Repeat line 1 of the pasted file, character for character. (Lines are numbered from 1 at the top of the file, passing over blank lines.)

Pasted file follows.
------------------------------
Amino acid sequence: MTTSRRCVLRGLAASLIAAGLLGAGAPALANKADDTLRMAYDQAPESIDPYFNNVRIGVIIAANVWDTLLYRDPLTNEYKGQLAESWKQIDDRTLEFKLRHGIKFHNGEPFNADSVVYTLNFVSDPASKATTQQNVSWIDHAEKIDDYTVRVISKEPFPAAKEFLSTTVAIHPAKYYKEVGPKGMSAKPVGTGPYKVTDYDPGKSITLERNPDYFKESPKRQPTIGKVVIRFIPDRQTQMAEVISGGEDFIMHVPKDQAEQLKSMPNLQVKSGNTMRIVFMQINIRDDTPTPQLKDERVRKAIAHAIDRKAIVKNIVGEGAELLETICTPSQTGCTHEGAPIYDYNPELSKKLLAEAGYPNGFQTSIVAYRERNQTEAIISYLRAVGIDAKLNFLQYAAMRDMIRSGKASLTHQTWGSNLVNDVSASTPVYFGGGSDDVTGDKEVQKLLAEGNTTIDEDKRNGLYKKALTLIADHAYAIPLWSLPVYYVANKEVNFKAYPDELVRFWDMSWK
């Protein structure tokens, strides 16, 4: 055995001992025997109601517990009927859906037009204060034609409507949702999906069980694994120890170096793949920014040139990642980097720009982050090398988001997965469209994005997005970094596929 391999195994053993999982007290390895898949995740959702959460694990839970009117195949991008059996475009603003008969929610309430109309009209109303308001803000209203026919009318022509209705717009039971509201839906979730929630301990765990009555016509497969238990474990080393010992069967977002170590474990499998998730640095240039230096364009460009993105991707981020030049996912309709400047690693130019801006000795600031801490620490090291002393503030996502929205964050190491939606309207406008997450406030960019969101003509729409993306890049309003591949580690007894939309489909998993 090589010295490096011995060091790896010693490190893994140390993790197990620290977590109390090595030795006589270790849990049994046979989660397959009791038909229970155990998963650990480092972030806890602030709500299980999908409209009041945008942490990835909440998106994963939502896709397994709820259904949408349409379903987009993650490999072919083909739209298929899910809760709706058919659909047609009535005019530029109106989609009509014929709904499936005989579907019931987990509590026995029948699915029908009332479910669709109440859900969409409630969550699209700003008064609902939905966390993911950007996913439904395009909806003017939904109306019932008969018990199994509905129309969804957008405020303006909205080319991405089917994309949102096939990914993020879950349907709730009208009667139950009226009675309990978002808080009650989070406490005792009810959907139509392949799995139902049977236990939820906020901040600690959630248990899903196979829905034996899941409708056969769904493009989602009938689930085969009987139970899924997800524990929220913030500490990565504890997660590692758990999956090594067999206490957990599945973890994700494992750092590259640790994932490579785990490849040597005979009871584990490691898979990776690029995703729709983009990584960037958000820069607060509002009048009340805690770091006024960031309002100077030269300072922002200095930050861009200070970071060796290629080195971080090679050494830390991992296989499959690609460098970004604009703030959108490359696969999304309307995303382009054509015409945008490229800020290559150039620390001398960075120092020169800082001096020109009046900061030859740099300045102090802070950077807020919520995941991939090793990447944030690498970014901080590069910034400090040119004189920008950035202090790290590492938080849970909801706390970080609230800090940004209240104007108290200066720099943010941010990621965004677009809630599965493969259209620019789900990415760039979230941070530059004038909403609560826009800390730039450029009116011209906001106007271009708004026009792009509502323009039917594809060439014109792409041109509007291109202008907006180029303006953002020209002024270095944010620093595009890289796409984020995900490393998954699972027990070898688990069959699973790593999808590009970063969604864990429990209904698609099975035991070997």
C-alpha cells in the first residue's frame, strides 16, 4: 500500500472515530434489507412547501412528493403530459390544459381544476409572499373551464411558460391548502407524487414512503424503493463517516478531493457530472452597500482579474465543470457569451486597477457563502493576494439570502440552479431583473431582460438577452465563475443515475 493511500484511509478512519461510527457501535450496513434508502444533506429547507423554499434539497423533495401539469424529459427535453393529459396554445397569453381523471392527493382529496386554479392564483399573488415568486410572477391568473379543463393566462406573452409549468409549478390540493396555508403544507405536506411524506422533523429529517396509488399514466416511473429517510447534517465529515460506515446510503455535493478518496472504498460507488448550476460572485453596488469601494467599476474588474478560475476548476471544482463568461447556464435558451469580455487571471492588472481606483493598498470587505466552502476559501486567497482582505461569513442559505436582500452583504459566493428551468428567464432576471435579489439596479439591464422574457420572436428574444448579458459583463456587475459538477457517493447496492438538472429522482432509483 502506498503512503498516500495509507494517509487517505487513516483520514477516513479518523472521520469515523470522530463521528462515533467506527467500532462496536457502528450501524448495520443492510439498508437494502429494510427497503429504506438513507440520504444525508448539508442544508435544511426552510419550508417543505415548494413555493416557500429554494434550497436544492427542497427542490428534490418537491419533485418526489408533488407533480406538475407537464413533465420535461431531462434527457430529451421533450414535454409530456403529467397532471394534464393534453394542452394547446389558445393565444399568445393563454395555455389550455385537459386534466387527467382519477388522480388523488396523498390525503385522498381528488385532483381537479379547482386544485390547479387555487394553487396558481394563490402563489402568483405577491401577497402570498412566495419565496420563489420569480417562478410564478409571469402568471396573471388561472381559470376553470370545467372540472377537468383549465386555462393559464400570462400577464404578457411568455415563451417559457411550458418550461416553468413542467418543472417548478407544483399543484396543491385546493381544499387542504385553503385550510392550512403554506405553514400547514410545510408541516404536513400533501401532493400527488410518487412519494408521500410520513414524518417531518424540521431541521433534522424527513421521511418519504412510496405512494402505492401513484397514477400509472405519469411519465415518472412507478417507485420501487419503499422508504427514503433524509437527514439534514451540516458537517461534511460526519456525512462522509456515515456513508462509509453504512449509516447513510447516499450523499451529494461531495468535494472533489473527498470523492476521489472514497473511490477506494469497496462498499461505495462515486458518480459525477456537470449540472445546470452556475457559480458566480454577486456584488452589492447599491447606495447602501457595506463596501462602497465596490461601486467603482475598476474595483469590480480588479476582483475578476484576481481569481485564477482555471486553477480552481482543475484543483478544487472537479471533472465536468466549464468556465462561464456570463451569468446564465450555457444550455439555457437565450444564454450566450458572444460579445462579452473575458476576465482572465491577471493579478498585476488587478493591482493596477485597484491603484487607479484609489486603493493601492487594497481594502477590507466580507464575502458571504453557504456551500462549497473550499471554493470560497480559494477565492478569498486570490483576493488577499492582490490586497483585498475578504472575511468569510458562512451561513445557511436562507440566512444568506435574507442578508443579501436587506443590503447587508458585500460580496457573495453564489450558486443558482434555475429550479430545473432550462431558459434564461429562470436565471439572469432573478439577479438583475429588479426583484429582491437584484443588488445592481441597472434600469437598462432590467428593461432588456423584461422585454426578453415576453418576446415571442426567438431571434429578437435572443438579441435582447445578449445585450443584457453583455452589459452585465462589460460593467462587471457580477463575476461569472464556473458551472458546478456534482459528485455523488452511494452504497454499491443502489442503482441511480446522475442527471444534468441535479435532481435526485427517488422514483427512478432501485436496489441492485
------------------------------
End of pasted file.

Amino acid sequence: MTTSRRCVLRGLAASLIAAGLLGAGAPALANKADDTLRMAYDQAPESIDPYFNNVRIGVIIAANVWDTLLYRDPLTNEYKGQLAESWKQIDDRTLEFKLRHGIKFHNGEPFNADSVVYTLNFVSDPASKATTQQNVSWIDHAEKIDDYTVRVISKEPFPAAKEFLSTTVAIHPAKYYKEVGPKGMSAKPVGTGPYKVTDYDPGKSITLERNPDYFKESPKRQPTIGKVVIRFIPDRQTQMAEVISGGEDFIMHVPKDQAEQLKSMPNLQVKSGNTMRIVFMQINIRDDTPTPQLKDERVRKAIAHAIDRKAIVKNIVGEGAELLETICTPSQTGCTHEGAPIYDYNPELSKKLLAEAGYPNGFQTSIVAYRERNQTEAIISYLRAVGIDAKLNFLQYAAMRDMIRSGKASLTHQTWGSNLVNDVSASTPVYFGGGSDDVTGDKEVQKLLAEGNTTIDEDKRNGLYKKALTLIADHAYAIPLWSLPVYYVANKEVNFKAYPDELVRFWDMSWK